Did I know the rancid constellations awaiting me?
Not the stars of surreal, of fairytales, of lover's stares,
of wonder. Oh, mapped out the same, but certainly speckle
a different landscape. None of that twinkling, rather
breaking off, spearing, piercing, slamming the ground around me,
hissing words of doubt blaze a flashing tail behind them. The weather channel
folks can't see these, no sensing equipment is refined enough to catch them.
They are from consciences anchored to childhood,
its incomprehensible memories when forced
to contemplate their parents issues, pain,
at ages too young, issues that should not be thought of at all,
or at least until adulthood, college, just sometime a lot damn later than
six years old. Dearest Wordsworth, yes, I see the extraordinary in the ordinary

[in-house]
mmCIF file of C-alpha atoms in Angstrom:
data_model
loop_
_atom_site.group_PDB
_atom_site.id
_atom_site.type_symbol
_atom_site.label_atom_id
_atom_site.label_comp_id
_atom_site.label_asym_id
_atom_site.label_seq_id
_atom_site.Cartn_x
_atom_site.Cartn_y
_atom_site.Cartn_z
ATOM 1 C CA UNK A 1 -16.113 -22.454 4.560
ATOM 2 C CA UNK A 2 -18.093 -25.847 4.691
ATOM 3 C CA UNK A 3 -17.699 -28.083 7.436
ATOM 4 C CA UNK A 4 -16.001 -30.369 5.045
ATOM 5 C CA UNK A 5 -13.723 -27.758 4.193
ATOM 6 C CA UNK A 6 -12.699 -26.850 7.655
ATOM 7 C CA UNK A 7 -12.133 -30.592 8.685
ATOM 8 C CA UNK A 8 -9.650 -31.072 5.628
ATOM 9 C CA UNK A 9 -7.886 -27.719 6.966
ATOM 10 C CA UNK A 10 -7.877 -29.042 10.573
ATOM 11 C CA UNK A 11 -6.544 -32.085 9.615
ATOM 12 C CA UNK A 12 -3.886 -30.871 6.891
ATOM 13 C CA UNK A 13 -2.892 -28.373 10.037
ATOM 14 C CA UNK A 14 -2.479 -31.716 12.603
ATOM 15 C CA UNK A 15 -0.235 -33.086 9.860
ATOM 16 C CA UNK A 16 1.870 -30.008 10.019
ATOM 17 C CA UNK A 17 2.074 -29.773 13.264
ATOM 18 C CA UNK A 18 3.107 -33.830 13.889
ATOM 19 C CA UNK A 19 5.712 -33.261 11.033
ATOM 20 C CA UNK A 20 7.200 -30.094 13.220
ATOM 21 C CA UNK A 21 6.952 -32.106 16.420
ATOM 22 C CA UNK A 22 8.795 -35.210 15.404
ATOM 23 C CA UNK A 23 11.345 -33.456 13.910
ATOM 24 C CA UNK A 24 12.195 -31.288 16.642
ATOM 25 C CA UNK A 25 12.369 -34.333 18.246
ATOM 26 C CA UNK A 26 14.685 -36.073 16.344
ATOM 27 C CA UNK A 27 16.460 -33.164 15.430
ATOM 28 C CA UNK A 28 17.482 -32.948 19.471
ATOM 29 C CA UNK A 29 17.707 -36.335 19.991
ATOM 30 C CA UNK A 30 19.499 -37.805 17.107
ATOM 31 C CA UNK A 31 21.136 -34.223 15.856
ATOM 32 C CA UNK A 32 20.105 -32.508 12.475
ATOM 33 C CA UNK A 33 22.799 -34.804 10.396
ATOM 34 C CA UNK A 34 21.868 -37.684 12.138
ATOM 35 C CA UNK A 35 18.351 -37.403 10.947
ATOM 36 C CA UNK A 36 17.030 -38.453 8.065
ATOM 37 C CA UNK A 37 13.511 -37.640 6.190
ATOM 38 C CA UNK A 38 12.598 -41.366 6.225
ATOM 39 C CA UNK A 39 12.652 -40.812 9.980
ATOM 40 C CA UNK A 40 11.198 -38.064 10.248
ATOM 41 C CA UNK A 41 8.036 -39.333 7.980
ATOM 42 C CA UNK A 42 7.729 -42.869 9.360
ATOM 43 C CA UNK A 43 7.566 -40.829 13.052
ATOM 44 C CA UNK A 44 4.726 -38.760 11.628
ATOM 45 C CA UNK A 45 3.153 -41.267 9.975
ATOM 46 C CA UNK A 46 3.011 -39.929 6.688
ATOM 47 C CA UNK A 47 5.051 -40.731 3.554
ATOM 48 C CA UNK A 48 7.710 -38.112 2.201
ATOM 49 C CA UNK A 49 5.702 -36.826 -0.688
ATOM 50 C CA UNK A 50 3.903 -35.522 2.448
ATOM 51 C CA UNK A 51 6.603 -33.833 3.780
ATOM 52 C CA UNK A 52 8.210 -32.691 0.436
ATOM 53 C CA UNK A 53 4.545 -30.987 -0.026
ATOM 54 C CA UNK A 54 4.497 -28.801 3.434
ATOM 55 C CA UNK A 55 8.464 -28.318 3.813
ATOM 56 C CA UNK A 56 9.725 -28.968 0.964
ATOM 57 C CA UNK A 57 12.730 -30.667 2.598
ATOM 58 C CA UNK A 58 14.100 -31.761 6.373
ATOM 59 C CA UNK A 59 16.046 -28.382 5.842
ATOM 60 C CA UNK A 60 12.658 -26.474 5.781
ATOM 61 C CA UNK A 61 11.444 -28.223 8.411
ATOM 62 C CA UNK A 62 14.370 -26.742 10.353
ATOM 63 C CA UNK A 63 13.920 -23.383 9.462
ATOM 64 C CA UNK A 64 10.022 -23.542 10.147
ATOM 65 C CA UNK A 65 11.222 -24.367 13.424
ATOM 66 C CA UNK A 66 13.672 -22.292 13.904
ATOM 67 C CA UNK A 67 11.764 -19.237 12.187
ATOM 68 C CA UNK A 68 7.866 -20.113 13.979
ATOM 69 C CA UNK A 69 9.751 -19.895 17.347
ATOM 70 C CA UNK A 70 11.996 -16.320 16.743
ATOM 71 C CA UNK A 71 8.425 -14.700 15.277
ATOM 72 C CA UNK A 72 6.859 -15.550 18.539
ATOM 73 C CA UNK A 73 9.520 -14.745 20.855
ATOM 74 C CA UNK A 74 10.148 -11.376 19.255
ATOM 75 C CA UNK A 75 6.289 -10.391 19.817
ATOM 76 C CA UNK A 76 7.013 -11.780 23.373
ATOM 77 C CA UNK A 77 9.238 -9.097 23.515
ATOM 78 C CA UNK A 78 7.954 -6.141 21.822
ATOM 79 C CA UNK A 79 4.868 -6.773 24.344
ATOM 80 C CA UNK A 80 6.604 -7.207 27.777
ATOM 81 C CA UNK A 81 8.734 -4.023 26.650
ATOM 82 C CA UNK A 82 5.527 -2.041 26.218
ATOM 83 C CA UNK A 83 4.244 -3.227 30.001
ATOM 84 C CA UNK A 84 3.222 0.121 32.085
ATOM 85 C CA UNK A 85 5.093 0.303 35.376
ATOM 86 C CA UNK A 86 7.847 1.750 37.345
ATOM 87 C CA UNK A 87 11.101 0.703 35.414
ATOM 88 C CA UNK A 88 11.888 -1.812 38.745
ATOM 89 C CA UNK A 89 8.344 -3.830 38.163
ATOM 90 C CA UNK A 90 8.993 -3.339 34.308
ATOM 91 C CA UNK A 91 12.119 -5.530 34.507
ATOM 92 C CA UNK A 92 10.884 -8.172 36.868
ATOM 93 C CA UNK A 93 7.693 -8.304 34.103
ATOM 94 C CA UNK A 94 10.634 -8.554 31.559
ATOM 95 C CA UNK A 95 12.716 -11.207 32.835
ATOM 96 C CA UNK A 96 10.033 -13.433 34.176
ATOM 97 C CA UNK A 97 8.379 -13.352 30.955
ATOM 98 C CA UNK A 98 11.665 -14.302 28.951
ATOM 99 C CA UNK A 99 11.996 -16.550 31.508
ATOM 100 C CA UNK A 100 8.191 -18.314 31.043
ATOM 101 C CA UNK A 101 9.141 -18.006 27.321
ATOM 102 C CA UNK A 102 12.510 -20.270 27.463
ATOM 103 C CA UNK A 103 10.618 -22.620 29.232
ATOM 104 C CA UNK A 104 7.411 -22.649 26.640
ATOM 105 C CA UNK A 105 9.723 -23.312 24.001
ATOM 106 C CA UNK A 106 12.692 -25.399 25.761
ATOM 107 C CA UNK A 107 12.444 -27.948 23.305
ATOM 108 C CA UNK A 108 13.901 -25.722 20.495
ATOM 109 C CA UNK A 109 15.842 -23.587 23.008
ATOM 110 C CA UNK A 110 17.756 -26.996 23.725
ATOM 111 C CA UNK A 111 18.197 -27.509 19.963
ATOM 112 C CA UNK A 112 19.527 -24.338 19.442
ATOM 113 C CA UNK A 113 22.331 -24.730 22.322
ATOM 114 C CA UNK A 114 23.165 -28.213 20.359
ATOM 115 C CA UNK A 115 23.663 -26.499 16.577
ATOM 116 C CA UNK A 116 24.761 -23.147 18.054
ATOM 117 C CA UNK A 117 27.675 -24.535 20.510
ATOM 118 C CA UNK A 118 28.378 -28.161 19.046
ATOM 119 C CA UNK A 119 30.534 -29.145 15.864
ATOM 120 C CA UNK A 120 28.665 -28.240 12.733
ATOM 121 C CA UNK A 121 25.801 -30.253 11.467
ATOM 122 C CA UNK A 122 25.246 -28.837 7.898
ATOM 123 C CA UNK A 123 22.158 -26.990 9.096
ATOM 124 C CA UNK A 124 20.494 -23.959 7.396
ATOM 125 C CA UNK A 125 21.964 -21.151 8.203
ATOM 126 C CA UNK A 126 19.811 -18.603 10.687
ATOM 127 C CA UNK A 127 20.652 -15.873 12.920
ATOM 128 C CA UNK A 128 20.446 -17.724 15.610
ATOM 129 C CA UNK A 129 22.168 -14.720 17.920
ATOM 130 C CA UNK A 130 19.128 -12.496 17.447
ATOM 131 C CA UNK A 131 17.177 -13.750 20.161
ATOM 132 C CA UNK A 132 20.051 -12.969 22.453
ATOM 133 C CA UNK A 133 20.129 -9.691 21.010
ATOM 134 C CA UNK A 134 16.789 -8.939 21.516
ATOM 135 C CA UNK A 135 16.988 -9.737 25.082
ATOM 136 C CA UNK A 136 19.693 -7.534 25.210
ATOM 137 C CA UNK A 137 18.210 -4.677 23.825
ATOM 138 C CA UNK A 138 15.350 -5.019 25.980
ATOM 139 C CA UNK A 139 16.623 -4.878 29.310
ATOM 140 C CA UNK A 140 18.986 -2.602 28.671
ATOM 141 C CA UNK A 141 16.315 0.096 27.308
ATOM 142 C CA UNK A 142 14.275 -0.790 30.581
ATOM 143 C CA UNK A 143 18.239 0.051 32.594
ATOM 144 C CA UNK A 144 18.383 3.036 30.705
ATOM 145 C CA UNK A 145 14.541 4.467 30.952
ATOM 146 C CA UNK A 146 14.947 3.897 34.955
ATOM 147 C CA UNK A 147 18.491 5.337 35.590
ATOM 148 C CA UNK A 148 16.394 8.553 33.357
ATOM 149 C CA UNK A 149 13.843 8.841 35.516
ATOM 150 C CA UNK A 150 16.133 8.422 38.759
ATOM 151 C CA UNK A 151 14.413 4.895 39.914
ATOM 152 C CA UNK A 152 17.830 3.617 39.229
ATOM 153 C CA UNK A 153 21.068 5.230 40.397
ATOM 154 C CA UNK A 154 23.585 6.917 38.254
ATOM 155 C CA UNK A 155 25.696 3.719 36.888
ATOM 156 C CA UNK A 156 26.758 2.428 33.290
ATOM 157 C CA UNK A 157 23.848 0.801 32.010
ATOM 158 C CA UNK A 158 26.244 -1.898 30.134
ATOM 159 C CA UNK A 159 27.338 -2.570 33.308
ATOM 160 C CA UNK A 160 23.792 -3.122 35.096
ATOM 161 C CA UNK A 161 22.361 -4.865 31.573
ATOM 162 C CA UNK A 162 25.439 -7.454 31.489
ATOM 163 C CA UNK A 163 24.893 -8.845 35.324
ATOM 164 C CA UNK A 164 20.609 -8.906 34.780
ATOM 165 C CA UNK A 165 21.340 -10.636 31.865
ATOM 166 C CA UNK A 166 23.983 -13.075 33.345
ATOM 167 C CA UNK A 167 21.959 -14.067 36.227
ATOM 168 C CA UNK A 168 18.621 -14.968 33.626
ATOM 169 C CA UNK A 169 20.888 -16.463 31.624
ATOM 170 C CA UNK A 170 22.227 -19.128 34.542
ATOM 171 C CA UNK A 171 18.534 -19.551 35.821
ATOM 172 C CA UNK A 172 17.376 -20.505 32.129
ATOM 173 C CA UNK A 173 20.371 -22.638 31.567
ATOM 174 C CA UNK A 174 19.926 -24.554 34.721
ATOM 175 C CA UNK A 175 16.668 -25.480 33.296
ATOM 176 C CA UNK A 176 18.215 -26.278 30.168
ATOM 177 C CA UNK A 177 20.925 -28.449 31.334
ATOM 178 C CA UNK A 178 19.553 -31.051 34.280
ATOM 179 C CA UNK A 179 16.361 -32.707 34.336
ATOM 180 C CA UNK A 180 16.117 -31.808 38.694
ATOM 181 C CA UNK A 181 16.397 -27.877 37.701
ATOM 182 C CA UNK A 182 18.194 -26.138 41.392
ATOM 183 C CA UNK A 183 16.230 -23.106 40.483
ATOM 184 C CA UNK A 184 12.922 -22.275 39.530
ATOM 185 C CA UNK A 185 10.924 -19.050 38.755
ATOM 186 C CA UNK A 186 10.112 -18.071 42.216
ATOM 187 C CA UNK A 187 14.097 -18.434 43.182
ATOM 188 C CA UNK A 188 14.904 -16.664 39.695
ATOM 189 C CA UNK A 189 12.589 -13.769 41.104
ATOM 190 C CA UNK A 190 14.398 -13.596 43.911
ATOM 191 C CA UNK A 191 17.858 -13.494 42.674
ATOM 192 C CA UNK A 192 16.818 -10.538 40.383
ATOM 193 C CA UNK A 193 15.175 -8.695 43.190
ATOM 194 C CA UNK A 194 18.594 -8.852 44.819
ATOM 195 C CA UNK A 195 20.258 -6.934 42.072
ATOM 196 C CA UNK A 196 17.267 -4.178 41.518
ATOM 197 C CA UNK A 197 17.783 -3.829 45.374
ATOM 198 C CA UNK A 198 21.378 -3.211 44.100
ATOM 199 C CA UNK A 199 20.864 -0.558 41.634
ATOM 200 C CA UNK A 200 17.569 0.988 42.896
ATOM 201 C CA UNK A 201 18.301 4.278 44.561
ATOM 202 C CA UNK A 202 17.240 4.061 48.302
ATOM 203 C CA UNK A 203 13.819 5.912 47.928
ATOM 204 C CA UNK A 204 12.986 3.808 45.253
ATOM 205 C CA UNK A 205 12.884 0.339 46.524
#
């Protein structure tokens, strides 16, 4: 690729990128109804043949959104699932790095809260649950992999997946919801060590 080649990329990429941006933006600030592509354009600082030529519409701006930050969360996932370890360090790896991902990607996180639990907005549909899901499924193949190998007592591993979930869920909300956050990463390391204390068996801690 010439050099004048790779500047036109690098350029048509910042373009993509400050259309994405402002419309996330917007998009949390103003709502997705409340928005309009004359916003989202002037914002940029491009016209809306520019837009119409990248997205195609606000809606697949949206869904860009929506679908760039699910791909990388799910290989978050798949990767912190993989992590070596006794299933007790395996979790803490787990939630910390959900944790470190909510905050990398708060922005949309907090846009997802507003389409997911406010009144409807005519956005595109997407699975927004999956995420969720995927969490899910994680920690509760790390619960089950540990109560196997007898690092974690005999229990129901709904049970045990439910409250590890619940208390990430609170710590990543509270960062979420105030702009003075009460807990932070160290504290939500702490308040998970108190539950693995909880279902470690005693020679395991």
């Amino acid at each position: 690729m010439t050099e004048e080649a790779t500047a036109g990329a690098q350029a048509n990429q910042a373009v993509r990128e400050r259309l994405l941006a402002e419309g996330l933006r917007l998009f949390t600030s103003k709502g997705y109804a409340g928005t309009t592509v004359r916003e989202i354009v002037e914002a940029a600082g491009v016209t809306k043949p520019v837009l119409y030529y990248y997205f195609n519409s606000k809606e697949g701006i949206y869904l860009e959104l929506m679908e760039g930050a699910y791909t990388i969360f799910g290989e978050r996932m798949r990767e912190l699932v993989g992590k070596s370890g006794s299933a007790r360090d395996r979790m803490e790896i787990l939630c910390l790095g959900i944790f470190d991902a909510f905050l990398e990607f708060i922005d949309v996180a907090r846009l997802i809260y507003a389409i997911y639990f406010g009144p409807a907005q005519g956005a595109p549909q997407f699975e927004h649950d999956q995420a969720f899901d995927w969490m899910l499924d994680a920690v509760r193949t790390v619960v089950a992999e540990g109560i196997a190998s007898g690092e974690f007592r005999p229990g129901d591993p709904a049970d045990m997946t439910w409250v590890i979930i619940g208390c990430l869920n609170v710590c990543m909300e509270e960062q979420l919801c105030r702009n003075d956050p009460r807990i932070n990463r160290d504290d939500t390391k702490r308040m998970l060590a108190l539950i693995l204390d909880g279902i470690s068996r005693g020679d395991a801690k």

no one else sees because I have been forced to look to the oddest places for pleasure,
for comfort when such things cannot be provided by a handsome father plagued by war,
stranger in my house, his love a fragile distant light,
and I am profusely punctuated by his silence
and sounds I hear shouted in dark hours of his sleep,
his stars, like me, silent.
Author of novel, When the Ugly Comes, Carmen Eichman is an Assistant Professor of English and author of three poetry collections, living in North Carolina. Eichmanís poetry has appeared in A Little Poetry, All Things Girl, The Argotist Online, Subtle Tea, Invisible Ink, The Dan River Review, Borderline, Thick with Conviction, Ink, Sweat, and Tears (UK), and Contemporary American Voices to name a few. She is currently at work on her fourth novel and fourth collection of poetry.